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Historical Context of "Life of Pi"
Transcript of Historical Context of "Life of Pi"
About the Author
Martel was born on June 25, 1963 to Canadian parents. He moved frequently throughout his life due to his parents' involvement in the Canadian Foreign Services.
Studied Philosophy at Trent University in Ontario.
Prior to publishing his best selling novel "Life of Pi," He published a collection of short stories,
The Facts Behind the Helsinki Roccamatios
, in 1993 and a novel,
, in 1996, but neither book received much critical or commercial attention.
Life of Pi
Originally rejected by 5 different publishers before finally being published in 2001.
Won the Manbooker Prize for Fiction in 2002, a literary prize awarded each year for the best fiction novel written in the English language.
Inspiration for Novel
"I was sort of looking for a story, not only with a small 's' but sort of with a capital 'S' – something that would direct my life." He spoke of being lonely and needing direction in his life, and found that writing the novel met this need. - Martel
Summer of 1977 in India
Town of Pondicherry is a former French colony in India.
Set against a dark and troubling period of Indian history labeled "The Emergency." This refers to when Prime Minister Indira Gandhi was found guilty of charges relating to her 1971 election. In response, Gandhi declared a state of emergency in which she suspended all citizen's Constitutional Rights and gave herself the power to rule by decree. The Emergency lasted for 18 months, and ended in March of 1977.
This was a controversial period because although Gandhi’s political opponents found themselves jailed, abused, and tortured, India’s economy experienced a much-needed stabilization and growth.
a fundamental idea in a literary work strategically used by the author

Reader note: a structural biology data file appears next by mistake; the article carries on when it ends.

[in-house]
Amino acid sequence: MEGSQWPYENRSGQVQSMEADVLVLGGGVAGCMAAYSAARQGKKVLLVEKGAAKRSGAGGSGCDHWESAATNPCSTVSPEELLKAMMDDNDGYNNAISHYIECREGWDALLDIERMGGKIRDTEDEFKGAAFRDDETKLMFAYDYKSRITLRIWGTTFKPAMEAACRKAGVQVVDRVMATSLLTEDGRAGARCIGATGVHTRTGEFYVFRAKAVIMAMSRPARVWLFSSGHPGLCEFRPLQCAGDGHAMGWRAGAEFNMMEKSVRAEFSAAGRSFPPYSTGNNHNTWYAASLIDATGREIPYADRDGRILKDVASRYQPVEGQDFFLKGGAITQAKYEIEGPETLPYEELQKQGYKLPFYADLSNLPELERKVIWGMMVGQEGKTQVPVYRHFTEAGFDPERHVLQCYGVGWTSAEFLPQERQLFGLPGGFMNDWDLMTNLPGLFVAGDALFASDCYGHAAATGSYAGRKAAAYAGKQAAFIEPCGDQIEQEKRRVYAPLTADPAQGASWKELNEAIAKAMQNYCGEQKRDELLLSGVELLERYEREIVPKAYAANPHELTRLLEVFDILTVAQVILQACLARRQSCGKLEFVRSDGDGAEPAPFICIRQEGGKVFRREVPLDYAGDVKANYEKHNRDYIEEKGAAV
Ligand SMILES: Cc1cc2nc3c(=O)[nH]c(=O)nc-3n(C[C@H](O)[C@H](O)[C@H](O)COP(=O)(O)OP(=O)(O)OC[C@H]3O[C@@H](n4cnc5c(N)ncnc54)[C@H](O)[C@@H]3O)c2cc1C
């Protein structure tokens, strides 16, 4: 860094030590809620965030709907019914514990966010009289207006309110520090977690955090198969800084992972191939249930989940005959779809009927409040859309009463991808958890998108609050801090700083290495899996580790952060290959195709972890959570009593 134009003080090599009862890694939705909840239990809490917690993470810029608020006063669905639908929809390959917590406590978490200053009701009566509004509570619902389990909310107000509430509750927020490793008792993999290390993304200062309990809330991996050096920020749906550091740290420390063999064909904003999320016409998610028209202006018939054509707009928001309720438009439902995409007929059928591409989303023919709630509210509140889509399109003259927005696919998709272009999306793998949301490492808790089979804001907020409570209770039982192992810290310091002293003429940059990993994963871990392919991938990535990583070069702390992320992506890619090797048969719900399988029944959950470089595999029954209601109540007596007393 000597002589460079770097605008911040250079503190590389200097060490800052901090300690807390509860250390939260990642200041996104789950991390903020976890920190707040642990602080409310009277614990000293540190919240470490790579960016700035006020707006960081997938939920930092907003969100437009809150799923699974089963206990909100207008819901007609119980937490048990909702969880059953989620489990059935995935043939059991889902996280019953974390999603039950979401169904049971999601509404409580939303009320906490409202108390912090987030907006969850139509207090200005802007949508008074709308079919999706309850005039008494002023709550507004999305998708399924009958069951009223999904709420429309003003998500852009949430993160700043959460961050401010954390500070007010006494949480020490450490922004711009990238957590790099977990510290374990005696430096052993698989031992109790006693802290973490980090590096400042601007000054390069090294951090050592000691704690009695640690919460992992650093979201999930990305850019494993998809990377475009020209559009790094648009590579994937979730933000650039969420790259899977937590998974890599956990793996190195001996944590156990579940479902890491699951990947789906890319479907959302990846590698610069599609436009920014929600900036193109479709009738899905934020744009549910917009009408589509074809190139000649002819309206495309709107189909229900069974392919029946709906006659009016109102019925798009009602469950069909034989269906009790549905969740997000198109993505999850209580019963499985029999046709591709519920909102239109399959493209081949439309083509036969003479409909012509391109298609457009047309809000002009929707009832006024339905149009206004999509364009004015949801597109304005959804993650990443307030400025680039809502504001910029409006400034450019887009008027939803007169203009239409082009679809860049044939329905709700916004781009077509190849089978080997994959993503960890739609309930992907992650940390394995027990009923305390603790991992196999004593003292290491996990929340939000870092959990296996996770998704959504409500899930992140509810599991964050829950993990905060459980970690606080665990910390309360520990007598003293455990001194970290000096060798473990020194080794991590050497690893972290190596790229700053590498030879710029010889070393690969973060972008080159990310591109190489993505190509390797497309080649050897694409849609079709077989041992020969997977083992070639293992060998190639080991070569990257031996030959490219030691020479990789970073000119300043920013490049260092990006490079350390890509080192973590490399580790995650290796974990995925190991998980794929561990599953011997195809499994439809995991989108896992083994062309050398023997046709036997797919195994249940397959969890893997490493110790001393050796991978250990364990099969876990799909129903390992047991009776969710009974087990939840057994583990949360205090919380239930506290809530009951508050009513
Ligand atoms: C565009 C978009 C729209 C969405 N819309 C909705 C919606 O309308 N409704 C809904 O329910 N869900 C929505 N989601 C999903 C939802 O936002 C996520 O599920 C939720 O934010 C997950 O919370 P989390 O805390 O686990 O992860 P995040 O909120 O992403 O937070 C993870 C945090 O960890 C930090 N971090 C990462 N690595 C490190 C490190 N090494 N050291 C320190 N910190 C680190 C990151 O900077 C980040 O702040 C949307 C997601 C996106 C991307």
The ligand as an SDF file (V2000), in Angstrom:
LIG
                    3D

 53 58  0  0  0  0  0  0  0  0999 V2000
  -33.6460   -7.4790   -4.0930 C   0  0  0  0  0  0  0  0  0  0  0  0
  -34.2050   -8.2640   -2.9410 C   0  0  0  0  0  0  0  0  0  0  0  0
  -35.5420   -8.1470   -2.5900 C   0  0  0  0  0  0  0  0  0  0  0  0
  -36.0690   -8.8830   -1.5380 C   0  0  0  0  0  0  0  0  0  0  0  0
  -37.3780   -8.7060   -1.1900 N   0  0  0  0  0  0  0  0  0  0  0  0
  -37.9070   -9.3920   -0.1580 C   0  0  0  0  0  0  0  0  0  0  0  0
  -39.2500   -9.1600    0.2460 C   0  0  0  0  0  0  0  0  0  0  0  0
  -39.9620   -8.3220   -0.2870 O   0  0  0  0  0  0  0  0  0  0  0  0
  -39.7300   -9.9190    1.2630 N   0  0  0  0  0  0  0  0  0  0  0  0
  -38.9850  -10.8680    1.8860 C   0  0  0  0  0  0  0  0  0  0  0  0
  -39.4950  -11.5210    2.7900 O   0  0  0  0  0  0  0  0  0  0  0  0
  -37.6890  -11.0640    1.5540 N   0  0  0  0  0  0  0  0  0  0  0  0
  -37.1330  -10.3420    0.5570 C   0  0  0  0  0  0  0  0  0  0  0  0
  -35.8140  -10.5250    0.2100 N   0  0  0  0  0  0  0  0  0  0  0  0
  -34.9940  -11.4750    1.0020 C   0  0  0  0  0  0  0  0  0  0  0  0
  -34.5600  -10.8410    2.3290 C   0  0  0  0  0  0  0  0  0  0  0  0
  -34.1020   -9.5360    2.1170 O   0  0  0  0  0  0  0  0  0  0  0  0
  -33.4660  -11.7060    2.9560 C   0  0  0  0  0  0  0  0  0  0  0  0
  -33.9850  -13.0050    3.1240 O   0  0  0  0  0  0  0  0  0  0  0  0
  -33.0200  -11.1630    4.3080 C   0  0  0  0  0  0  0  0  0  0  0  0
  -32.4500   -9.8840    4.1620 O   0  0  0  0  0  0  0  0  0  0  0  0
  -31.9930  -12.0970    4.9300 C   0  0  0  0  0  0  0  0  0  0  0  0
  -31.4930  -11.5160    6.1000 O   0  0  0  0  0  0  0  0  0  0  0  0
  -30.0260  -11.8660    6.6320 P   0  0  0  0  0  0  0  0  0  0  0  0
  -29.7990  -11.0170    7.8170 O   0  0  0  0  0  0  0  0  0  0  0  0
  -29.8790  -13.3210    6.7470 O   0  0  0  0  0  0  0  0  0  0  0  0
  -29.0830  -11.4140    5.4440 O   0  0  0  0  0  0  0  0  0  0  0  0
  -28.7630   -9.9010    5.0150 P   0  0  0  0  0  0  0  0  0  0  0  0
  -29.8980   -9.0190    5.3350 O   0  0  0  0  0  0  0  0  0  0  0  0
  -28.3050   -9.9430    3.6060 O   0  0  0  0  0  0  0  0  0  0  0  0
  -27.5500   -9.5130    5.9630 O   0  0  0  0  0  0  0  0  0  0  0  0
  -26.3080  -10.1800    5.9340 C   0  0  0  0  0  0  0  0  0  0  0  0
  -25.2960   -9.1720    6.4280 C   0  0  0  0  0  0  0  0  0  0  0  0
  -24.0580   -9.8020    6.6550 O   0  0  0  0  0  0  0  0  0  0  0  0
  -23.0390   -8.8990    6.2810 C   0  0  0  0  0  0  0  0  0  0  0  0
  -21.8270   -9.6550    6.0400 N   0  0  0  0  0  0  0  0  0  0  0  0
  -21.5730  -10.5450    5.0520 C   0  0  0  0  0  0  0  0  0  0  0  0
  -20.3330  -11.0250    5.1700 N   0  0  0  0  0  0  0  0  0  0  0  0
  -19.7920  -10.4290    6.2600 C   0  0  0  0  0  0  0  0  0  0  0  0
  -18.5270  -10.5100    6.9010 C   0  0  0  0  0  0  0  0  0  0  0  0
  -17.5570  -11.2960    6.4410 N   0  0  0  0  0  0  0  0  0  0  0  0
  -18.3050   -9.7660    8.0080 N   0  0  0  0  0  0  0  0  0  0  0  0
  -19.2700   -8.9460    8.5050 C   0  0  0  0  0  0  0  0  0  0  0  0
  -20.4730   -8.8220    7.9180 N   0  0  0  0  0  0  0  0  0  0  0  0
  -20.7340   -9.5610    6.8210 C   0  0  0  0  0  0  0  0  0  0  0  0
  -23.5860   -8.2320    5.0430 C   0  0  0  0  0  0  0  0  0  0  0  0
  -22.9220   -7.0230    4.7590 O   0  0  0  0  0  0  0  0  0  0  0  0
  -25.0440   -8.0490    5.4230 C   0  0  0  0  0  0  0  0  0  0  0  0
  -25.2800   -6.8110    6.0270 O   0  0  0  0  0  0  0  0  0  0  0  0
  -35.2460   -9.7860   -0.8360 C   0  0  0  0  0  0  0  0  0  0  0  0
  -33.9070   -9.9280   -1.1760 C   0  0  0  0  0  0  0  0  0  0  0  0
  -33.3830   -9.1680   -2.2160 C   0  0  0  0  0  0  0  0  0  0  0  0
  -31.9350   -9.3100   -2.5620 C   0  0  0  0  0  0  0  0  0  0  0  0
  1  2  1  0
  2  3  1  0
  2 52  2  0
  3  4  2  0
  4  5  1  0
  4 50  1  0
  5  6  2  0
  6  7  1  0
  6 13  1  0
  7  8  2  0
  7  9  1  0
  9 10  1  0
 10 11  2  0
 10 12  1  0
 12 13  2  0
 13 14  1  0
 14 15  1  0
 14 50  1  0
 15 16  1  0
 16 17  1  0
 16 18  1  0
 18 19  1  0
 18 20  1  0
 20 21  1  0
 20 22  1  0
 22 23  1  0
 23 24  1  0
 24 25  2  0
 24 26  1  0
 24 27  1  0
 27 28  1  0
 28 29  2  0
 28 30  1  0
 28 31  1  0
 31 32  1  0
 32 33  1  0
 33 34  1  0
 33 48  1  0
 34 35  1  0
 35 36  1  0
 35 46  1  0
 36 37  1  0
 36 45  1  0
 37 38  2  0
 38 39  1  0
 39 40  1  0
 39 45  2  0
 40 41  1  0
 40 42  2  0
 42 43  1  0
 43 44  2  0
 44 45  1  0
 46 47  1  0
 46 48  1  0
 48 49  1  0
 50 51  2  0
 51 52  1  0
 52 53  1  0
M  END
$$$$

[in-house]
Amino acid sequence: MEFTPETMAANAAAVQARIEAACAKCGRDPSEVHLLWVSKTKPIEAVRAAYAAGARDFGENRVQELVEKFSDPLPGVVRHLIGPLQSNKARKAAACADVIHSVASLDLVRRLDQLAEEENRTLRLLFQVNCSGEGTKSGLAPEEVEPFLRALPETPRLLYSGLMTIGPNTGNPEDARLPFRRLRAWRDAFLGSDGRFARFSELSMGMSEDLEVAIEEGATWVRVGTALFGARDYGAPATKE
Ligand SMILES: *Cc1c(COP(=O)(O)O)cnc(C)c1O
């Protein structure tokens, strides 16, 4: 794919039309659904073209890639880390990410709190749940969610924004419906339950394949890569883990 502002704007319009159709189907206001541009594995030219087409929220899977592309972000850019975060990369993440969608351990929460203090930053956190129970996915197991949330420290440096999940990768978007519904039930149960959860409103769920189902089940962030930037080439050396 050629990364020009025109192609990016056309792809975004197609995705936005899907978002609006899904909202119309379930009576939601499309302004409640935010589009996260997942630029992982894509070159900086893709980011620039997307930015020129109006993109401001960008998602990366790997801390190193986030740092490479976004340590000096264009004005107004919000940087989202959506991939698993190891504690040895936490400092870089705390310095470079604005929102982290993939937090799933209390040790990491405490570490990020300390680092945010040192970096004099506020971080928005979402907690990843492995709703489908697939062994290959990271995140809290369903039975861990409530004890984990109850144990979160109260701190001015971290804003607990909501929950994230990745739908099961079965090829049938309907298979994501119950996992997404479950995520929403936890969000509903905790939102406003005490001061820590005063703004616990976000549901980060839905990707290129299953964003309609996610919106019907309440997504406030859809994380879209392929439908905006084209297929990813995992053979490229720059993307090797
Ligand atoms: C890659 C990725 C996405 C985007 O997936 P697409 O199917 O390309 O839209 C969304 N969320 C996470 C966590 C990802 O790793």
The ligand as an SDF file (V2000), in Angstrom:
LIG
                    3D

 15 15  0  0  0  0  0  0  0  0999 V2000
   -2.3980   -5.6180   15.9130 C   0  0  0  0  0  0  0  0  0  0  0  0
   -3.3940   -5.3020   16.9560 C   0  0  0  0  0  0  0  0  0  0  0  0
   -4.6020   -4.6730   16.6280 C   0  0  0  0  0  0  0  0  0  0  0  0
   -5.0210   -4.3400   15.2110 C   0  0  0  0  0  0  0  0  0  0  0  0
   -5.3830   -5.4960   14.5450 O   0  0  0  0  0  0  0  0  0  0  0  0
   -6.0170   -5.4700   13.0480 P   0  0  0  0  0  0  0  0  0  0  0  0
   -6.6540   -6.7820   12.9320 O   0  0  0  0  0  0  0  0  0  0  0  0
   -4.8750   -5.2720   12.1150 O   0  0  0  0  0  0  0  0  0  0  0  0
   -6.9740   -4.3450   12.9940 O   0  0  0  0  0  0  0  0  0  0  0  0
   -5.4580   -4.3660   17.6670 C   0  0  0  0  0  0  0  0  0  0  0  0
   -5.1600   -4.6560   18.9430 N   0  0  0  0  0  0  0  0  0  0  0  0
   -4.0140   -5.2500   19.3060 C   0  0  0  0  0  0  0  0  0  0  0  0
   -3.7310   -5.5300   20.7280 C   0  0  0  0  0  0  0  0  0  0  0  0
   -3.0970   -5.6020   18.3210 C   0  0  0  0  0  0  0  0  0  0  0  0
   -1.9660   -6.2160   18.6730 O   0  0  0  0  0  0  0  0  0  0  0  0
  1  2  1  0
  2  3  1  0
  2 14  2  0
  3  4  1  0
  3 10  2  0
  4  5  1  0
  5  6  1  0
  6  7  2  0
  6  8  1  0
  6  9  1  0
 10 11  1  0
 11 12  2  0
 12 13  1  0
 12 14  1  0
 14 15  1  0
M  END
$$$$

Faith in Things Unseen
The Quest for the Meaning of Life
The Ability to Create One's Own Fate
Adapt to Overcome
Expectations and Reality Rarely Coincide
Religion in LOP
World's oldest and third largest religion
Originated in India
Characterized by belief in reincarnation and a desire to be liberated from the ongoing cycle of life and death (Enlightenment)
While Hindus believe there is only one absolute, supreme being (Brahman), it is a polytheistic religion that believes in the existence of many gods and goddesses
Follow the Vedas, the oldest, sacred Indian text
Founded in the early first century AD
The world's largest religion with over 2 billion followers
Monotheistic- only one God
Many denominations- all possess a common belief in Jesus Christ as the Savior
Follow doctrine of old and new testaments of bible
Believe trinity- father, son, and holy ghost- are all united
followers referred to as Muslim
second largest religion in the world- over one billion followers
monotheistic- one supreme being (Allah)
Holy text is the Qur'an which God revealed to the prophet Muhammad
Governs all facets of life: moral, spiritual, social, political, economical
Five dedicated prayer times a day
Everyone must take a pilgrimage to Mecca